If there’s one thing I’ve learned over the past few years is that I wouldn’t be a writer today without my readers. A big THANK YOU to all of those who had stuck with me this far. Once I’m done with Willow, I would like to find a way to reconnect more with readers and fans. One thing I want to look more into is Patron or maybe do something similar to the Story Calendar I did a few years back. Remember that?

There’s a lot more that I want to do, but this is a good start. See you when I start the last revision of Willow!

2017 Eligibility Post and Writing Year in Review

It’s that time once again for everyone to be posting the works they published in 2017 that are eligible for awards. And for the third year in a row, I don’t really have that much published fictionwise.

Actually, no. I take that back. I’m looking at my bullet journal Writing Management Log (one of these days, I’ll post on how I’m doing that. It’s a todo in the journal!) and hey, whatdya know! I did have a fiction piece published in 2017. The Summation of EvilCorp Subsidies HR Meeting Agenda Minutes, Compiled by Olivia Washington” was published by Fantastic Stories on January 2, 2017. This is the print version on the audio story I wrote for Podcastle, so I don’t know if it qualifies for awards, but can’t hurt to mention it.

The rest of my published works in 2017 were nonfiction. I had an essay in this year’s WisCon Chronicles40 that was based off of my Tale of Two WisCons blog post. I also wrote an essay for Uncanny Magazine, “Learning to Turn Your Lips Sideways” in their May/June 2017 issue. 

Then there are the book reviews.  I did one for Time’s Oldest Daughter by Susan W. Lyons for the Fall 2017 issue of Cascadia Subduction Zone. And of course, this year I started writing a quarterly book review column for Lightspeed Magazine 

And that’s just the published stuff. Writing wise, I pushed hard in finishing the revision of my Weeping of the Willows novel. As of today, I am revising the very last chapter. I’m hoping to finish it at this end of this month. I still have several stories out on submission, including the novella I completed in 2016. I also wrote a new short story, “One for Sorrow, Two for Joy” which, much to my delight, was picked up by Fireside Fiction magazine to be published sometime in 2018. 

So yeah. 2017 was startlingly, surprisingly productive. 

As for 2018, I’m going to make that a separate post. The past few years have been pretty rough (see my 2016, 2015 and 2014 Review posts), but finally, I feel like I have enough headspace that I can sit down and plan writing goals, something I haven’t done in a long, long time.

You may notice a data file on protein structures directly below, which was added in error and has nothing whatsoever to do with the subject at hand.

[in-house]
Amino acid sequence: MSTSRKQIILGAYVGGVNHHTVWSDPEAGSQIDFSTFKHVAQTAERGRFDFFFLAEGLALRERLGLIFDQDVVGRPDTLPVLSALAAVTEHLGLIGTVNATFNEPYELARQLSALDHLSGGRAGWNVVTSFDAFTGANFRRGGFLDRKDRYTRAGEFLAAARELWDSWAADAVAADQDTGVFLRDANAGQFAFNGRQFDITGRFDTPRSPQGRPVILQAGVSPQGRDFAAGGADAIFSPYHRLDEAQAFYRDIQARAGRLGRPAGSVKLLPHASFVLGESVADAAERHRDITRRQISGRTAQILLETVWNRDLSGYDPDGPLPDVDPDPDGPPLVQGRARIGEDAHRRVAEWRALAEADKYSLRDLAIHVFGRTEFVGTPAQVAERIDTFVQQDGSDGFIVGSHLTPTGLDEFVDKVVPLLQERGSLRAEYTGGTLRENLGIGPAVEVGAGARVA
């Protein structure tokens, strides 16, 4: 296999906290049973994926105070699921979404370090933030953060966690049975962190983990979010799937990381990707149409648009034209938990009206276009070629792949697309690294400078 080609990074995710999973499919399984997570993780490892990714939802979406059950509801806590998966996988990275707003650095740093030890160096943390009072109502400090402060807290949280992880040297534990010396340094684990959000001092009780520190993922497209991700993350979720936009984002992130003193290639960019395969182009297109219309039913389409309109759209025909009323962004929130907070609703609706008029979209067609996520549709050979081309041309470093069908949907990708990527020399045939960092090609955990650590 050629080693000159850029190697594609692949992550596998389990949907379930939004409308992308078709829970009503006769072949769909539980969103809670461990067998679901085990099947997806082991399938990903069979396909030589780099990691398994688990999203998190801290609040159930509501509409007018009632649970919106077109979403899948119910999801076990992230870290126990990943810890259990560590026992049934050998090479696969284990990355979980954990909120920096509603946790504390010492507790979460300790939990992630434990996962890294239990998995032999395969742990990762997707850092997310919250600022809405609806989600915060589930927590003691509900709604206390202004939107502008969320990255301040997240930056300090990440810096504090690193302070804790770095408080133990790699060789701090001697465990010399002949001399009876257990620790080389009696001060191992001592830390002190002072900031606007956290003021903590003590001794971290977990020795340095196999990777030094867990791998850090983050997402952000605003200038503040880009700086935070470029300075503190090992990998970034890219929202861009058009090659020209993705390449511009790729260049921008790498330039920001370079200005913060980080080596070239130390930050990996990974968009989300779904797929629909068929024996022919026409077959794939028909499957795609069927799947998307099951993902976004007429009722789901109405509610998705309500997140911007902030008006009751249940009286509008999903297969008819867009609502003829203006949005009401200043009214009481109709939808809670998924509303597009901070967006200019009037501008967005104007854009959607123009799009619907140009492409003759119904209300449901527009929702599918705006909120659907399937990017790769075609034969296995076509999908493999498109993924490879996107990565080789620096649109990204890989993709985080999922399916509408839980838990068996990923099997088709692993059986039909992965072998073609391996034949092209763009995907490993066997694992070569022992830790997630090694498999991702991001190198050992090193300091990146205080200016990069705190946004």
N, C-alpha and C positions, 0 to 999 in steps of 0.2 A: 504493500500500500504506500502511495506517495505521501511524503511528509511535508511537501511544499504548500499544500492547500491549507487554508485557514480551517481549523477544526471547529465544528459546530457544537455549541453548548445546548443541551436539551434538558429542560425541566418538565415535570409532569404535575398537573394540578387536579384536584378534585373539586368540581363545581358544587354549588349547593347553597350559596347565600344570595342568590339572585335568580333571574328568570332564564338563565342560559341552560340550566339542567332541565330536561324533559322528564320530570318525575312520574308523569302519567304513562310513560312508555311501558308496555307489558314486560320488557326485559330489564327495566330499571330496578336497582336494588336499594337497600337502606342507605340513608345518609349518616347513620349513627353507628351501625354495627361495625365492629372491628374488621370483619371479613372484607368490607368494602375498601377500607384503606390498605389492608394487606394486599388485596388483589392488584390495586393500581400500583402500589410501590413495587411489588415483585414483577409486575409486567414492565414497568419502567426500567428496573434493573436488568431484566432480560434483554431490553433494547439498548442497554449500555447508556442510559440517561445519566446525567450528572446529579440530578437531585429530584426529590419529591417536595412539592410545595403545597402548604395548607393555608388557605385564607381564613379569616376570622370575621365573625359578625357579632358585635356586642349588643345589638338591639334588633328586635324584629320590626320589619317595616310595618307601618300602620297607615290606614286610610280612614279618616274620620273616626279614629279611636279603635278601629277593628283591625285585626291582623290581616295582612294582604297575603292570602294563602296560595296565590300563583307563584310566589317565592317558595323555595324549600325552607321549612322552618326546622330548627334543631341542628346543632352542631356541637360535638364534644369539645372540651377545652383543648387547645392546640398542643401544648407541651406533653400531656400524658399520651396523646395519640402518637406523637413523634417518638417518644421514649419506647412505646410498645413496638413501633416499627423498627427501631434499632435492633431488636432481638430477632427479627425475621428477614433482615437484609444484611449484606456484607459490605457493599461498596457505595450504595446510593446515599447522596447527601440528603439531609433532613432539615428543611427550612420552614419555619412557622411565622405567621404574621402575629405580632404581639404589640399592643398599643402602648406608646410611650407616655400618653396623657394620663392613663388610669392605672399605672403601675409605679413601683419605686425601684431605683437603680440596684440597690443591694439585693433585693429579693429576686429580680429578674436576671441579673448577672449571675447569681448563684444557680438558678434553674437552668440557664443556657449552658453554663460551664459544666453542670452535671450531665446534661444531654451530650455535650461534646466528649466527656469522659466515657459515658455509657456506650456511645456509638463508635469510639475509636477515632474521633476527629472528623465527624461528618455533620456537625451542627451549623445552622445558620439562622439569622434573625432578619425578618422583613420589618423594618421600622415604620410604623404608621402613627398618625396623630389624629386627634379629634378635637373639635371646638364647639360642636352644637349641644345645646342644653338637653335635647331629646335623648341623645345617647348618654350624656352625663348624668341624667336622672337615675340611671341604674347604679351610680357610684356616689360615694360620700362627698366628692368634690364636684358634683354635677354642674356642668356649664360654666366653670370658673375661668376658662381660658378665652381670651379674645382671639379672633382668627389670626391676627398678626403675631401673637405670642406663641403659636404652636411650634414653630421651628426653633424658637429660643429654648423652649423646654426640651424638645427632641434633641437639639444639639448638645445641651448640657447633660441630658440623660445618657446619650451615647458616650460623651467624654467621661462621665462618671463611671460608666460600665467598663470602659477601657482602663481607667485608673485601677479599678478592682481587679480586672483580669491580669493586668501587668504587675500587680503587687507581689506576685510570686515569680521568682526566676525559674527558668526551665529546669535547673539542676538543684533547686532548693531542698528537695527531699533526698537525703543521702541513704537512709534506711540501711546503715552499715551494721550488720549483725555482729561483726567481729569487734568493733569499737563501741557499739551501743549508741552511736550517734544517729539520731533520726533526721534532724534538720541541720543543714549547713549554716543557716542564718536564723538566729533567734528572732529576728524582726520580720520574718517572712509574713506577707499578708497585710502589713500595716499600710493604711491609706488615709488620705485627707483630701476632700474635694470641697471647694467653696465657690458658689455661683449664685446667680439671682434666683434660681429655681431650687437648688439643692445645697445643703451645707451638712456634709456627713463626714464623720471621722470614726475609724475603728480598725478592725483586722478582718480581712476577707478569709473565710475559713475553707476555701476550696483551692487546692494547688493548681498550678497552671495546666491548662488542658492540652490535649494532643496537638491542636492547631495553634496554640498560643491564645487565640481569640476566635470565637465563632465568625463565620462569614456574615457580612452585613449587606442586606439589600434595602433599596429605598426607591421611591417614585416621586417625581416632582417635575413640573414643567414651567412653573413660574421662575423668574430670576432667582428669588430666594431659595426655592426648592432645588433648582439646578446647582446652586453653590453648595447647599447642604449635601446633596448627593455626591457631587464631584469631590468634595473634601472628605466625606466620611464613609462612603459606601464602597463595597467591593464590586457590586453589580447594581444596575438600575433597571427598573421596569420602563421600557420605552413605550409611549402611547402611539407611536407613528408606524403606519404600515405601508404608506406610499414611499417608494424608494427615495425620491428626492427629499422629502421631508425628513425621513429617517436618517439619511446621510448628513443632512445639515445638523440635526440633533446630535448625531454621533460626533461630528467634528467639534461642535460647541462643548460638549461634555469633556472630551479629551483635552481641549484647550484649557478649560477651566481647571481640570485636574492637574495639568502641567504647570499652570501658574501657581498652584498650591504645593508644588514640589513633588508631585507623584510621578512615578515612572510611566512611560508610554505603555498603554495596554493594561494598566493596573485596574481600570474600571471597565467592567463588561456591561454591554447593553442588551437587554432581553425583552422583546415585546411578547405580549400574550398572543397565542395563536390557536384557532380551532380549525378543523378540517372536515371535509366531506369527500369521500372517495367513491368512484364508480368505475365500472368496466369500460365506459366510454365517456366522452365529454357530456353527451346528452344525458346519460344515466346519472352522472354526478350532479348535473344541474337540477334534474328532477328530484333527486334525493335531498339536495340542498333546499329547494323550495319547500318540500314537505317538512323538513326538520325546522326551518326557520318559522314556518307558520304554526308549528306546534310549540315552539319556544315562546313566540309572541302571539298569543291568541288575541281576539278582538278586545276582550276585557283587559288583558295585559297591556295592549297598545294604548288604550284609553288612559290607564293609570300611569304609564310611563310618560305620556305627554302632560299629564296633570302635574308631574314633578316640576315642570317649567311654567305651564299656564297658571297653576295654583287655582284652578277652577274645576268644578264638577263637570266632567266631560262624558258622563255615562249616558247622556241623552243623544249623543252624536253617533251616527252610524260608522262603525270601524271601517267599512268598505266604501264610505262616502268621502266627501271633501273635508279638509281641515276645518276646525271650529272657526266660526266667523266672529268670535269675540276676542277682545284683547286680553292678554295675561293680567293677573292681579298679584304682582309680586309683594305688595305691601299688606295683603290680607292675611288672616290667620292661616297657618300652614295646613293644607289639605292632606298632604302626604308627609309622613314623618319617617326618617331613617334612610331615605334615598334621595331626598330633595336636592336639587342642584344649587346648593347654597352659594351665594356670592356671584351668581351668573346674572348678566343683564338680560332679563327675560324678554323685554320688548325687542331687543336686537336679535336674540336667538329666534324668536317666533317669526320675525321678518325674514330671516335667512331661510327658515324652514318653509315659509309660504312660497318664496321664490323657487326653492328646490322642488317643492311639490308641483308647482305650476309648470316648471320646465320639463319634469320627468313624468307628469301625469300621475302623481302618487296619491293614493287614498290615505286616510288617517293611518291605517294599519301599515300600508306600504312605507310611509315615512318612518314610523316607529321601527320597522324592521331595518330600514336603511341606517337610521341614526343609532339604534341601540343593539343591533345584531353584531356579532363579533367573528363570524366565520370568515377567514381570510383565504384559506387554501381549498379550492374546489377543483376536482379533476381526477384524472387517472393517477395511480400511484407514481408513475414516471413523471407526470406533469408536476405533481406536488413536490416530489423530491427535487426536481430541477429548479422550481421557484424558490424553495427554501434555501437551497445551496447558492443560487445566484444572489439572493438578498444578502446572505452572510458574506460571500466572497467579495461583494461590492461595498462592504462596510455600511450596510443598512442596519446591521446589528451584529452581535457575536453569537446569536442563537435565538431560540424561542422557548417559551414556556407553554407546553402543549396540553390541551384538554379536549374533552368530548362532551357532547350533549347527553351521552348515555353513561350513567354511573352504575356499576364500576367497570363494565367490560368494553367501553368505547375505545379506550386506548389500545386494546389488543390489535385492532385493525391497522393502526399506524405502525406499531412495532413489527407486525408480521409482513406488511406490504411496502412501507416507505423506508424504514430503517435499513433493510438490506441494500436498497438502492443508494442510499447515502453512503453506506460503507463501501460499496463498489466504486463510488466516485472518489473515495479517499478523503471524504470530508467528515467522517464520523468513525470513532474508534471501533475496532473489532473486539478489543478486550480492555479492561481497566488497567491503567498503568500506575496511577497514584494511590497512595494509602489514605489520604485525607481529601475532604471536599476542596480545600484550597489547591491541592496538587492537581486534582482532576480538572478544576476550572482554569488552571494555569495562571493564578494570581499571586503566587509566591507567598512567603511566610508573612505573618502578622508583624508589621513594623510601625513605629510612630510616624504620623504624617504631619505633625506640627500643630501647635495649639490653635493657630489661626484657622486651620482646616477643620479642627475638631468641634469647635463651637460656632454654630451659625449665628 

But first, gotta finish this draft of Willow. See you on the other side of that.

Upcoming story in Fireside Fiction

Fireside Fiction just posted the list of stories they bought from their September submission period. Guess who’s on it? MEEEEE!  “One for Sorrow, Two for Joy” will be appearing soon on their website. Details forthcoming, click the link below to see the lineup of stories and authors.

Book Review in latest issue of CSZ

The latest issue of the Cascadia Subduction Zone is out and I got a book review in there! I reviewed “Time’s Oldest Daughter” by Susan W. Lyons, a retelling of the Creation Story from Sin’s point of view. You can buy the issue at their website–PDF is $3, print copy for $5. There’s also book reviews from fine people such as Arley Song and Maria Velazquez, poetry from Rose Lemberg, Sonya Taafe and Nancy Kress, and an essay by L. Timmel Duchamp. 

Afrofuturism and Black Panther

Last week, Twitter sort of exploded (because it’s always exploding one way or another) thanks to Nnedi Okorafor’s tweets regarding Afrofuturism. I’m…not…real…sure on how I feel about it. Confusion mostly, because I really don’t know enough to add much to the conversation. What I can do is list some of the responses. 

Mikki Kendall’s got a thread here.

K. Tempest Bradford’s has another thread here.

Troy Wiggins got a blog post on it here.

One thing stood out in my mind: Nnedi kept saying we need to talk about this due to the Black Panther movie coming out. I didn’t get it until I read Troy’s previous post “Critical Conversations: Marvel’s Black Panther” which began to put it into perspective for me. I wonder if this isn’t so much who is gets to define Afrofuturism, but how can black american writers honor our roots in our creative work without it descending into cultural appropriation. Which, yeah, that’s a way, way bigger cultural conversation that needs to happen between Black Americans, Africans, and Blacks of the Diaspora. 

I’ll keep updating this, mostly for my own reading, but if anyone has anything to add, feel free to let me know in the comments.